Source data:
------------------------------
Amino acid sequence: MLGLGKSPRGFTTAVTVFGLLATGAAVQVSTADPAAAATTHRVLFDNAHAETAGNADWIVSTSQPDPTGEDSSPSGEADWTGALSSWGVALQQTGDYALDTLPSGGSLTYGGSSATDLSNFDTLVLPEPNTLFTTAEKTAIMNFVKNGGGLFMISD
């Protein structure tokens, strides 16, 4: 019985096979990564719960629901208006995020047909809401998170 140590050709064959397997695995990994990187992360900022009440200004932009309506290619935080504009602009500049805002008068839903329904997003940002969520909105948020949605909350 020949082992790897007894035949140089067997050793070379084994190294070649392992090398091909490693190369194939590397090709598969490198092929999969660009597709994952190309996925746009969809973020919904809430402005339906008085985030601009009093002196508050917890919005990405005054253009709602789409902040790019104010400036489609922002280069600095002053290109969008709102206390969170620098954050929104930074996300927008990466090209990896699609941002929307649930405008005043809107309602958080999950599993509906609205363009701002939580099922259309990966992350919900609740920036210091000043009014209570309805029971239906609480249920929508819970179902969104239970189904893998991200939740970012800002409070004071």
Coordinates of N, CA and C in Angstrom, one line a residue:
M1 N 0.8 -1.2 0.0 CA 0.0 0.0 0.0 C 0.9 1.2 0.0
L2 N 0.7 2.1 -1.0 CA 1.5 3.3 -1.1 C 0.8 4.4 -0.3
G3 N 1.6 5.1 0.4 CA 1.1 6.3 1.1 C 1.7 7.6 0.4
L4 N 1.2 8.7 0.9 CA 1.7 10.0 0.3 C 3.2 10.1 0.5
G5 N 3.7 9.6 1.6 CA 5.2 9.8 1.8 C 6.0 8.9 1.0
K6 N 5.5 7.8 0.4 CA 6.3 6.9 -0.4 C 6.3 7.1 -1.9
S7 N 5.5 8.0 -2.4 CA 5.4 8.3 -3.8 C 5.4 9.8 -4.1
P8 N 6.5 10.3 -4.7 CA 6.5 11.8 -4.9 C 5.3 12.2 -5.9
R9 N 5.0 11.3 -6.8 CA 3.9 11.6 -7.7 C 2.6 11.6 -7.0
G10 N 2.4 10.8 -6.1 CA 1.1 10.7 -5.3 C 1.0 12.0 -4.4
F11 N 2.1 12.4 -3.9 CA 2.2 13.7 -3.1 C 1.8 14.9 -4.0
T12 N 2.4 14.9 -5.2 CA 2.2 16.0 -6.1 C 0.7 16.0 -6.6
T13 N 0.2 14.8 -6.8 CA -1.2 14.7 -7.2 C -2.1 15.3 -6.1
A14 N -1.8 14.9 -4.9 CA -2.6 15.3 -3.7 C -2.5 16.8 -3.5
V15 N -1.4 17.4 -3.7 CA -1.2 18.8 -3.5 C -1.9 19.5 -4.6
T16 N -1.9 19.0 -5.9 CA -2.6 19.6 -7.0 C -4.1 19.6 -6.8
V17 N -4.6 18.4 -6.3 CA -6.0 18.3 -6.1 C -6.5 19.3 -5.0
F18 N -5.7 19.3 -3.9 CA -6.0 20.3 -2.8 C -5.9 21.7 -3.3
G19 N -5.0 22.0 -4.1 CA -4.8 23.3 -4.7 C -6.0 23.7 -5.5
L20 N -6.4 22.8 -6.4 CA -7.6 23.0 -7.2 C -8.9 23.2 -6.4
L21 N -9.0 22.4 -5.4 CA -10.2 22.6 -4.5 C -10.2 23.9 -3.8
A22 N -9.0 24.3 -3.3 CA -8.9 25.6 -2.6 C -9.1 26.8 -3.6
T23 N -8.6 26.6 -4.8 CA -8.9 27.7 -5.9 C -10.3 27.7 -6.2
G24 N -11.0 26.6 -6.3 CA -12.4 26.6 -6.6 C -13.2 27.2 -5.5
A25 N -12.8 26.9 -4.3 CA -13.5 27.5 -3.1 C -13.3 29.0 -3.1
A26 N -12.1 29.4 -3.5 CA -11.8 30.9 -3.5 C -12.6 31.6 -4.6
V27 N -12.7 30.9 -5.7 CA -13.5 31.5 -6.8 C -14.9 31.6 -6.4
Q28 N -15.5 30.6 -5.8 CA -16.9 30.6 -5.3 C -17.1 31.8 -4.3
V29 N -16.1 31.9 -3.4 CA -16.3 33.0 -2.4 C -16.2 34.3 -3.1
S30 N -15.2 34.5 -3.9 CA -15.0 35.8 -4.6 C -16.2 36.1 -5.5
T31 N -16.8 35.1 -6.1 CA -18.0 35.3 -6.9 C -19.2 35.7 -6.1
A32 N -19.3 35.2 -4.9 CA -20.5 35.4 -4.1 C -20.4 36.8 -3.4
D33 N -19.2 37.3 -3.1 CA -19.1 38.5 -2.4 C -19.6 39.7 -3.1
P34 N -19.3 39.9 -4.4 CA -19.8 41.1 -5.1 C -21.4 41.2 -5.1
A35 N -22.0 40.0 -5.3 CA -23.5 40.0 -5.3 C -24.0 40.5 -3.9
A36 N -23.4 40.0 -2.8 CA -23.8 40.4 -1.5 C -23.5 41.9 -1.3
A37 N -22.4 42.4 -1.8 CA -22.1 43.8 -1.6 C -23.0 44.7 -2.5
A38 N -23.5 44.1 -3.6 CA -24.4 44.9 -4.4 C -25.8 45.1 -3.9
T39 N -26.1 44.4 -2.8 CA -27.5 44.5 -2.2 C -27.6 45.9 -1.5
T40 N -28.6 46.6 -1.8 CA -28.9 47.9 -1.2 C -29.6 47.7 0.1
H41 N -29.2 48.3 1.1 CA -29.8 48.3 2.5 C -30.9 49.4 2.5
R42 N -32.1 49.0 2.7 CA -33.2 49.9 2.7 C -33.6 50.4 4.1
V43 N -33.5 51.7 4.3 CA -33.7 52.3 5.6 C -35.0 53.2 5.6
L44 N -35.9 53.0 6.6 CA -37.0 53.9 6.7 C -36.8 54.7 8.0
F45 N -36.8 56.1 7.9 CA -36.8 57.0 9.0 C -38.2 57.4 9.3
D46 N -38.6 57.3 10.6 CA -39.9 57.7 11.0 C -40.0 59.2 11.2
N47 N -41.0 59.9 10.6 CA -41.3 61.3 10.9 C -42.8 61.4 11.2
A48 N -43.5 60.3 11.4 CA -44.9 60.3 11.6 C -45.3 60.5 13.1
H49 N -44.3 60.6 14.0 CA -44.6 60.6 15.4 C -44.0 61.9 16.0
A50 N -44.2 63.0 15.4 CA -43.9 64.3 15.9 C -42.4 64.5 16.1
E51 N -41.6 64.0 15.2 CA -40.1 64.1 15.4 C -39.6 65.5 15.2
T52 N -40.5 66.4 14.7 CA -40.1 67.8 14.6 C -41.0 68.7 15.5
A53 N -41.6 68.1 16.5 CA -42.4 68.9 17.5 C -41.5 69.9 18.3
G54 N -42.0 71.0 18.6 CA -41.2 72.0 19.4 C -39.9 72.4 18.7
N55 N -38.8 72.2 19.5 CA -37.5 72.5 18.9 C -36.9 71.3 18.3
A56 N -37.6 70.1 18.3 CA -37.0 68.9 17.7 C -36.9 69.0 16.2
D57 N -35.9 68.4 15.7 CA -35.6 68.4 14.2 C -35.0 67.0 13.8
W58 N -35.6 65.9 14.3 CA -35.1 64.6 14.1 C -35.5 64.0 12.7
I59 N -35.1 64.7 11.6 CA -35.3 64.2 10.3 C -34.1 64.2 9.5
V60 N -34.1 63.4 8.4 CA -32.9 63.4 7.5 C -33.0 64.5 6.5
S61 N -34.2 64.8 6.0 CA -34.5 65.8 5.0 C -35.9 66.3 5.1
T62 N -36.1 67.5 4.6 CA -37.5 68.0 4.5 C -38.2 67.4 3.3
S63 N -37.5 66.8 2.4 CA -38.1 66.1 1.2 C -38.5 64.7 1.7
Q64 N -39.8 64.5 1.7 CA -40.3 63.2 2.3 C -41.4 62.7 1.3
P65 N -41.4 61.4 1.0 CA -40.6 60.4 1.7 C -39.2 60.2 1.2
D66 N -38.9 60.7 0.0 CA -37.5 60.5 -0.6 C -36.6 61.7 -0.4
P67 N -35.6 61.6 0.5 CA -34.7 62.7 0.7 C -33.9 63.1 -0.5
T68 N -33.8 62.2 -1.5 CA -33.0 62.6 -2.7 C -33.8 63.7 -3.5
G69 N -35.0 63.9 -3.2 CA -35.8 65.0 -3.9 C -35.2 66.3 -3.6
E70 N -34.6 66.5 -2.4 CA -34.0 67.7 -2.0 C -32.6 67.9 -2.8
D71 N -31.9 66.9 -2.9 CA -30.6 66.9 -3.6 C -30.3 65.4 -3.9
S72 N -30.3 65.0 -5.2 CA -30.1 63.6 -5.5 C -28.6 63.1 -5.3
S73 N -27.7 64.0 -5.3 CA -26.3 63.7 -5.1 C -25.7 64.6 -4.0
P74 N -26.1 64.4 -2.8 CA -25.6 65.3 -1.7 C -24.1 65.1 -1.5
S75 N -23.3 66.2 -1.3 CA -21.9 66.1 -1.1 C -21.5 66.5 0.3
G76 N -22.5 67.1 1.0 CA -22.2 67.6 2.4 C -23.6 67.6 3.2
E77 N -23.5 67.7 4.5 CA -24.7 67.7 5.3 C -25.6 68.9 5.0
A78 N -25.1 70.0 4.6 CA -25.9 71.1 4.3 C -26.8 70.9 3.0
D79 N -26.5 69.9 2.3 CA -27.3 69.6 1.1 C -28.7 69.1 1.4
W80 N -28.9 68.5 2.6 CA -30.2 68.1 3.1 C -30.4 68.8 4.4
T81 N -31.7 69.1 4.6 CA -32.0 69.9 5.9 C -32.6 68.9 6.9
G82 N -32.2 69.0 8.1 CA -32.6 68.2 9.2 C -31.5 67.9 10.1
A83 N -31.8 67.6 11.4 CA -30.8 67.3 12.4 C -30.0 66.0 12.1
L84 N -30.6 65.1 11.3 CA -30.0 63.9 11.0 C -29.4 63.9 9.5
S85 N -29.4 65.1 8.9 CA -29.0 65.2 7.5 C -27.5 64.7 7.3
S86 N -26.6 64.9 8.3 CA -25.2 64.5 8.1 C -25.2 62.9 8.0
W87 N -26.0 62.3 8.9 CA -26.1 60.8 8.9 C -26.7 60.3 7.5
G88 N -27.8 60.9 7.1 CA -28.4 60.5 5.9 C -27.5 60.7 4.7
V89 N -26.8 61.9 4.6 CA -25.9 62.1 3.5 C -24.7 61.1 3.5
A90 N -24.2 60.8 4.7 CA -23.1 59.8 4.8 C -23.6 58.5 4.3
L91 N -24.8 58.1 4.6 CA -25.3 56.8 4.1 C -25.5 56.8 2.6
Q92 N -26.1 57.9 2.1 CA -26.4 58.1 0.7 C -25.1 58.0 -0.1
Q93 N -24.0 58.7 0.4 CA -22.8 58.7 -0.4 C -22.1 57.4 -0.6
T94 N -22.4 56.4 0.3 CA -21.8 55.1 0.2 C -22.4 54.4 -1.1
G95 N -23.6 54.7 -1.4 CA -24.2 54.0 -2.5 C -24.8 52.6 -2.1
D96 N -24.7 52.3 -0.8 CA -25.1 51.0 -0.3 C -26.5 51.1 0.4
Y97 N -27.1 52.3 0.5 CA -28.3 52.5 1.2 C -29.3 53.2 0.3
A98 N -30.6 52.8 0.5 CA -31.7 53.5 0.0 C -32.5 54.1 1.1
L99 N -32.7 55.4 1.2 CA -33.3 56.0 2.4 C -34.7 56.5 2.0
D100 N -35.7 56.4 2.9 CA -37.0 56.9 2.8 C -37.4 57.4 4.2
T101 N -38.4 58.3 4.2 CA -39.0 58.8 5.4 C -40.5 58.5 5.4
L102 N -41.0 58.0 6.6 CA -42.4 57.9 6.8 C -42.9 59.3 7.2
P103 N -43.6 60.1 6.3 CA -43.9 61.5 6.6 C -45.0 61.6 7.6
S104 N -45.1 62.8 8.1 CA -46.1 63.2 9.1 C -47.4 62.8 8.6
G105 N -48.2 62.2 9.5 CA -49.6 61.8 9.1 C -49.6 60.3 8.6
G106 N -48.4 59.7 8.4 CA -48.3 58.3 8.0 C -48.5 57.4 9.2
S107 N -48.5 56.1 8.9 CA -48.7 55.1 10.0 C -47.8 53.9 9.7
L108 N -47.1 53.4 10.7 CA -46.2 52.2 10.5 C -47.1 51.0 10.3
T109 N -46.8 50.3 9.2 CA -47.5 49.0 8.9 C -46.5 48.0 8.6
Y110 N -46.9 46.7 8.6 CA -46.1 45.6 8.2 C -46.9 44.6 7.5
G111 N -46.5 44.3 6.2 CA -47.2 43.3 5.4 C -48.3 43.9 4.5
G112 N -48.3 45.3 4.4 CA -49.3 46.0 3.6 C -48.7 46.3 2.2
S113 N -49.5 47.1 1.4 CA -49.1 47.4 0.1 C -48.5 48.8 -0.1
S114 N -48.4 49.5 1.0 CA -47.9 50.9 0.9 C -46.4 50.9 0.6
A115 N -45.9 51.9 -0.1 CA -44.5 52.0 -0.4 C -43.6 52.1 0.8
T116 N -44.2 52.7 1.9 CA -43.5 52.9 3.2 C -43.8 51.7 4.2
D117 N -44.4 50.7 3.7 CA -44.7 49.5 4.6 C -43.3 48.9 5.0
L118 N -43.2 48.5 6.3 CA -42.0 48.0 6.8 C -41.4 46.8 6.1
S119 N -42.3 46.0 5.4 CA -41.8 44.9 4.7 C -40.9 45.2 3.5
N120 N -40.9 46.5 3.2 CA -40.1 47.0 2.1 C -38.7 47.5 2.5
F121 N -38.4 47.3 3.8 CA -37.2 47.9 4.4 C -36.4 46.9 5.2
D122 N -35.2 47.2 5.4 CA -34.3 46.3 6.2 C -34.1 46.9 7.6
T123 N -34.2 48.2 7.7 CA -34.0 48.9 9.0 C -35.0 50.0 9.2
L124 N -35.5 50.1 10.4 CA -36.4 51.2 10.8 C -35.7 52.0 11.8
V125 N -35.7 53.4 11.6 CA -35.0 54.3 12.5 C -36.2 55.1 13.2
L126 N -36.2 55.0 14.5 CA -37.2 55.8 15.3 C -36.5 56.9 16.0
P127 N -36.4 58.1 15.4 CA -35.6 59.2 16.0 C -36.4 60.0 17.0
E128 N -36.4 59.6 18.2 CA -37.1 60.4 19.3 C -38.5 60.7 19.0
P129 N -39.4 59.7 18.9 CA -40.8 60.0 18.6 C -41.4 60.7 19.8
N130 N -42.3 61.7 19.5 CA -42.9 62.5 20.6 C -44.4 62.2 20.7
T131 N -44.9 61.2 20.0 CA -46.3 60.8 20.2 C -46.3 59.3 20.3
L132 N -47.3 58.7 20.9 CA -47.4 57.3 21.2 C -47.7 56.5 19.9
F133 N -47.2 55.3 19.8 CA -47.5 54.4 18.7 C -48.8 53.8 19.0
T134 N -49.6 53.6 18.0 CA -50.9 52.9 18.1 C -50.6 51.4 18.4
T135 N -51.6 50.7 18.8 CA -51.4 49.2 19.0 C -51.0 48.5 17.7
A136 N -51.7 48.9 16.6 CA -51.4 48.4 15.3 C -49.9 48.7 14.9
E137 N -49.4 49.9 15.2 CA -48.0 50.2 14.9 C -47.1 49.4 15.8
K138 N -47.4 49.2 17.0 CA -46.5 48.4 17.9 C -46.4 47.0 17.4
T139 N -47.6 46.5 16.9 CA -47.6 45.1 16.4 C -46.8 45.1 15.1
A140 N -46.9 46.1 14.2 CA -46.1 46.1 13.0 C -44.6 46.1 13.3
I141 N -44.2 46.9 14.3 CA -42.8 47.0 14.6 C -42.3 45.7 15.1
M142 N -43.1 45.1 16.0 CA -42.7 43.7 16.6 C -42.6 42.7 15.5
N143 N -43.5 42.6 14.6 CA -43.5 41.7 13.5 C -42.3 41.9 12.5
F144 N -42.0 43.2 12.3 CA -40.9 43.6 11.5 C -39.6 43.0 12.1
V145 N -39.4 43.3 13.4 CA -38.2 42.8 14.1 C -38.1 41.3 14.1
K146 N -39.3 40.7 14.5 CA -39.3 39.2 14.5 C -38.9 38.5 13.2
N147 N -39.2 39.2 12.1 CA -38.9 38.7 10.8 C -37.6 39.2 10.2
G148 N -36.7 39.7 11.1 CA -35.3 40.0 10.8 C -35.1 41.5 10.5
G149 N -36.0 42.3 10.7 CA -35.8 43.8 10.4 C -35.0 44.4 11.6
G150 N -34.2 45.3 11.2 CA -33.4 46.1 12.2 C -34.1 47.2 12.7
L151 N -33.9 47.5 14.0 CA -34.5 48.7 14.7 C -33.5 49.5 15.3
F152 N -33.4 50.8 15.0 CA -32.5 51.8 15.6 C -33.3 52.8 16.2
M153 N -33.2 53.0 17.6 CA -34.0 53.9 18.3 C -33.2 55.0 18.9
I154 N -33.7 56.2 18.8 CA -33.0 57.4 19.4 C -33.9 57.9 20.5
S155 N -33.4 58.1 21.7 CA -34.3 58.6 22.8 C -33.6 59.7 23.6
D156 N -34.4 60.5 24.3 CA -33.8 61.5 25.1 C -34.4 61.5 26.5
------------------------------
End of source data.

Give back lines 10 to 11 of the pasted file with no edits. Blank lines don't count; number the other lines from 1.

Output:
S7 N 5.5 8.0 -2.4 CA 5.4 8.3 -3.8 C 5.4 9.8 -4.1
P8 N 6.5 10.3 -4.7 CA 6.5 11.8 -4.9 C 5.3 12.2 -5.9